Social Security beneficiaries to see largest benefit increase in nearly 40 years
Starting in 2022, millions of retirees on Social Security will see a 5.9% increase in benefits.
On Oct. 13, the Social Security Administration (SSA) announced that retirees who are currently on Social Security will soon see a 5.9% increase in their monthly benefits.
This marks the biggest cost-of-living adjustment (COLA) the United States has seen since 1982, and is tied to a spike in inflation as the economy continues to recover from the COVID-19 pandemic.
“The guaranteed benefits provided by Social Security and the COLA increase are more crucial than ever as millions of Americans continue to face the health and economic impacts of the pandemic," Jo Ann Jenkins, AARP CEO, said in a statement. "Social Security is the largest source of retirement income for most Americans and provides nearly all income (90% or more) for one in four seniors.”
The new boost will amount to an extra $92 a month for the average retired worker, making the average estimated Social Security payment for a retired worker $1,657 a month, up from $1,565. The average couple’s benefits would rise by $154, from $2,599 to $2,753 per month.
The SSA also announced that the maximum earnings subject to Society Security taxes will jump to $147,000 in 2022, up from $142,800 in 2021.
Social Security benefits are adjusted annually using the Consumer Price Index for Urban Wage Earners and Clerical Workers (CPI-W).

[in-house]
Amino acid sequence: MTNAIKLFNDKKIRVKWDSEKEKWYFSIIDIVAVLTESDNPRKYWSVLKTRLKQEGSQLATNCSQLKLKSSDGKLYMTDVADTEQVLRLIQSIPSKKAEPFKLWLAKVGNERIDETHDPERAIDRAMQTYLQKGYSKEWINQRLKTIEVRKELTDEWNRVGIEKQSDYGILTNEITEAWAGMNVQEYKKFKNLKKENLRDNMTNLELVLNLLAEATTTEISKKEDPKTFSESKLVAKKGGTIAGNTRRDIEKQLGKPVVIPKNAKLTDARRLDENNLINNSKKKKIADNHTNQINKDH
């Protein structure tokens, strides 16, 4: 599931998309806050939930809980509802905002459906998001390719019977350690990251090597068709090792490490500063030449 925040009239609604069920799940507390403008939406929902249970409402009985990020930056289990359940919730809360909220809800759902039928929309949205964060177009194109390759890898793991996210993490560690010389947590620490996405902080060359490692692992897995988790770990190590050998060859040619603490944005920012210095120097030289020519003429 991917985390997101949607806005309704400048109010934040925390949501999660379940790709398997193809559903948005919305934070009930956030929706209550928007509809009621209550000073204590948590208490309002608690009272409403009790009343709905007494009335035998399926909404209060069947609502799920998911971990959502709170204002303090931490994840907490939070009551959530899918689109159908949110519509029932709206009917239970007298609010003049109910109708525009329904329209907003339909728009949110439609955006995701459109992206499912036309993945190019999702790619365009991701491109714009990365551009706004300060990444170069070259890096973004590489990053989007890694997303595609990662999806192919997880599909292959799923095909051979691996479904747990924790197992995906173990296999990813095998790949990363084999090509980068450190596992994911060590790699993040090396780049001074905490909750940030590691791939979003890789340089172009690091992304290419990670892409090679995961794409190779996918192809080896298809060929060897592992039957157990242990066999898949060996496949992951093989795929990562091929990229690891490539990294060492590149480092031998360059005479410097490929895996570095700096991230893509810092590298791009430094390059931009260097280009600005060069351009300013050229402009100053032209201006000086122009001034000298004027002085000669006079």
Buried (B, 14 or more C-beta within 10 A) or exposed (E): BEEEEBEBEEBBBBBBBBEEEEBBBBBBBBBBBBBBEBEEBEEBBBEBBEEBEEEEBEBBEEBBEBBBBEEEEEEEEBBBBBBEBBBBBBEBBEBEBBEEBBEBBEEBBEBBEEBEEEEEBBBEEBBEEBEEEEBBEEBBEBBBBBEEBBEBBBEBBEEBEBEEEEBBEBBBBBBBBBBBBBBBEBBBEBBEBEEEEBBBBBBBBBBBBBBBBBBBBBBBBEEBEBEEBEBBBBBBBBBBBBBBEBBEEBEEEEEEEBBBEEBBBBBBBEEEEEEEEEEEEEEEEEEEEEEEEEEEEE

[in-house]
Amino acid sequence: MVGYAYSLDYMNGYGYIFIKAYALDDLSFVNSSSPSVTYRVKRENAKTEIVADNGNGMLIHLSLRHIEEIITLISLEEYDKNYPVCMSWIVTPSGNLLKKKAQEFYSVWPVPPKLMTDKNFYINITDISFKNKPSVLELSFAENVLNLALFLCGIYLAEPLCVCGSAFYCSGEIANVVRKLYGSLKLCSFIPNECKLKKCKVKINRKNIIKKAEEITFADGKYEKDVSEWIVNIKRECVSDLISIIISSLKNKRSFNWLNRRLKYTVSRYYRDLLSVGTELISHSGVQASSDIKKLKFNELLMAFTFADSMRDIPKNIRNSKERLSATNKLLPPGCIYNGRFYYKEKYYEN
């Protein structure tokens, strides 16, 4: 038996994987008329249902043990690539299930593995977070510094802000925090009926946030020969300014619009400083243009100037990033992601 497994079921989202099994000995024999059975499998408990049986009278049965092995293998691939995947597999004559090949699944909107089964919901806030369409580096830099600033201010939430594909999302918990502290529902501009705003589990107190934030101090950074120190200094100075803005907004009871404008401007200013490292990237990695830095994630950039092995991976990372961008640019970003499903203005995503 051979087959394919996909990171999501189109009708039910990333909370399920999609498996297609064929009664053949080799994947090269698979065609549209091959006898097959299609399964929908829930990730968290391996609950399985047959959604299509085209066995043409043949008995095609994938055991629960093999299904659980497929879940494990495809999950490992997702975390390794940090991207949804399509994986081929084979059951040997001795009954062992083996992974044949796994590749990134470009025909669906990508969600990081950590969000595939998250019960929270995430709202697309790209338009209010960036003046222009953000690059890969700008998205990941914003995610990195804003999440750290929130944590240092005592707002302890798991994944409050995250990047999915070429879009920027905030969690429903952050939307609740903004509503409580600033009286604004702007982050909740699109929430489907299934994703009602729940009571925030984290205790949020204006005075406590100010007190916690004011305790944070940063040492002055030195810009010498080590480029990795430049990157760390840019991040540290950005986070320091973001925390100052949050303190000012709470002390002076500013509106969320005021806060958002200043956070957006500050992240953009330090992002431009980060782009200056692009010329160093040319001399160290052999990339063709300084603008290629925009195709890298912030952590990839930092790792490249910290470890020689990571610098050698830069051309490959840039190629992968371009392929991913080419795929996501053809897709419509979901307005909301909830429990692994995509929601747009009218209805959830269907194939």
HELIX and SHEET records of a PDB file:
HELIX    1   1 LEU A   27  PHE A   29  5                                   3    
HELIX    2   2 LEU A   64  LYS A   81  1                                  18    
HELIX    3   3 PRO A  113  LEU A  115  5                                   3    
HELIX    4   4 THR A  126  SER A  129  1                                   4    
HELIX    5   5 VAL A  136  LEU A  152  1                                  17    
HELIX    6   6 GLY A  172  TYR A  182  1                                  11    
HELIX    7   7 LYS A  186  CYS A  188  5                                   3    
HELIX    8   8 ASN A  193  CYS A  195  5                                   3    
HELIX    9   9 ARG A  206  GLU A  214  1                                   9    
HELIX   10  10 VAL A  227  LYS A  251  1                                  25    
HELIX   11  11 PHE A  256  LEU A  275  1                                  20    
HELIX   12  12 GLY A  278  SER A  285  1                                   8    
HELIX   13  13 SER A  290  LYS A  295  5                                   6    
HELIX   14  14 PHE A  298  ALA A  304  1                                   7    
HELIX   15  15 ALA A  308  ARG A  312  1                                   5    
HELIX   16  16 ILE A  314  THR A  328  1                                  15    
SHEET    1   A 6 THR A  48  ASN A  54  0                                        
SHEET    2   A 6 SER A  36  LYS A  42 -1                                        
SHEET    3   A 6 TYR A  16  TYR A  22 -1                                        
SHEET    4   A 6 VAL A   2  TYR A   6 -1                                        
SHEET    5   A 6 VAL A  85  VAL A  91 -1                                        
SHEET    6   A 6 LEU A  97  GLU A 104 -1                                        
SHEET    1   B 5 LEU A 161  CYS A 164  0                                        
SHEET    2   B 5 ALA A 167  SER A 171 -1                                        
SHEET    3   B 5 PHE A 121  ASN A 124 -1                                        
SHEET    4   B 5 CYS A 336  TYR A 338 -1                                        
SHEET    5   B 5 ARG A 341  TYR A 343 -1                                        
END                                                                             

In 2021, the Social Security COLA was 1.3%. The last time the annual adjustment came close to the 2022 figure was in 2009, when beneficiaries saw a 5.8% increase.
The National Committee to Preserve Social Security and Medicare called the COLA increase “welcome news for seniors.” However, the committee also expressed a need to change the way the annual adjustments are calculated while beneficiaries confront the rising costs of living.
For instance, the average COLA in the past decade was just 1.65%, while in three of the past 12 years, the adjustment was zero.
The Labor Department reported that consumer prices increased slightly more than expected last month as energy costs surged.
“The fact that this is the highest increase since 1982 does not speak well for Social Security’s ability to keep pace with those expenses,” said Max Richtman, president and CEO of the National Committee to Preserve Social Security and Medicare, to CNBC.
Charles Blahous, a retirement policy expert and former public trustee helping to oversee Social Security and Medicare finances, noted the significance of the COLA for senior citizens.
“What people are able to purchase is very profoundly affected by the number that comes out. We are talking [about] the necessities of living in many cases,” Blahous told AP.
The Senior Citizens League (TSCL), an advocacy group for seniors, has suggested that the data used by the CPI-W doesn’t accurately reflect the spending patterns of seniors.
Mary Johnson, a policy analyst for TSCL, has called for the Social Security Administration to base its COLA on another index, the Consumer Price Index for the Elderly (CPI-E), which would put a bigger emphasis on health, food and more direct costs that seniors face.
“While the high COLA is welcome, we have received hundreds of emails from retired and disabled Social Security recipients who say that the low COLAs in recent years have not kept pace with their rising costs,” Johnson told USA Today. “That has made it more difficult for many to cope with the rampant inflation of 2021.”
The rate for Medicare B premiums for 2022, which are often deducted directly from Social Security benefit checks, is expected to be announced soon.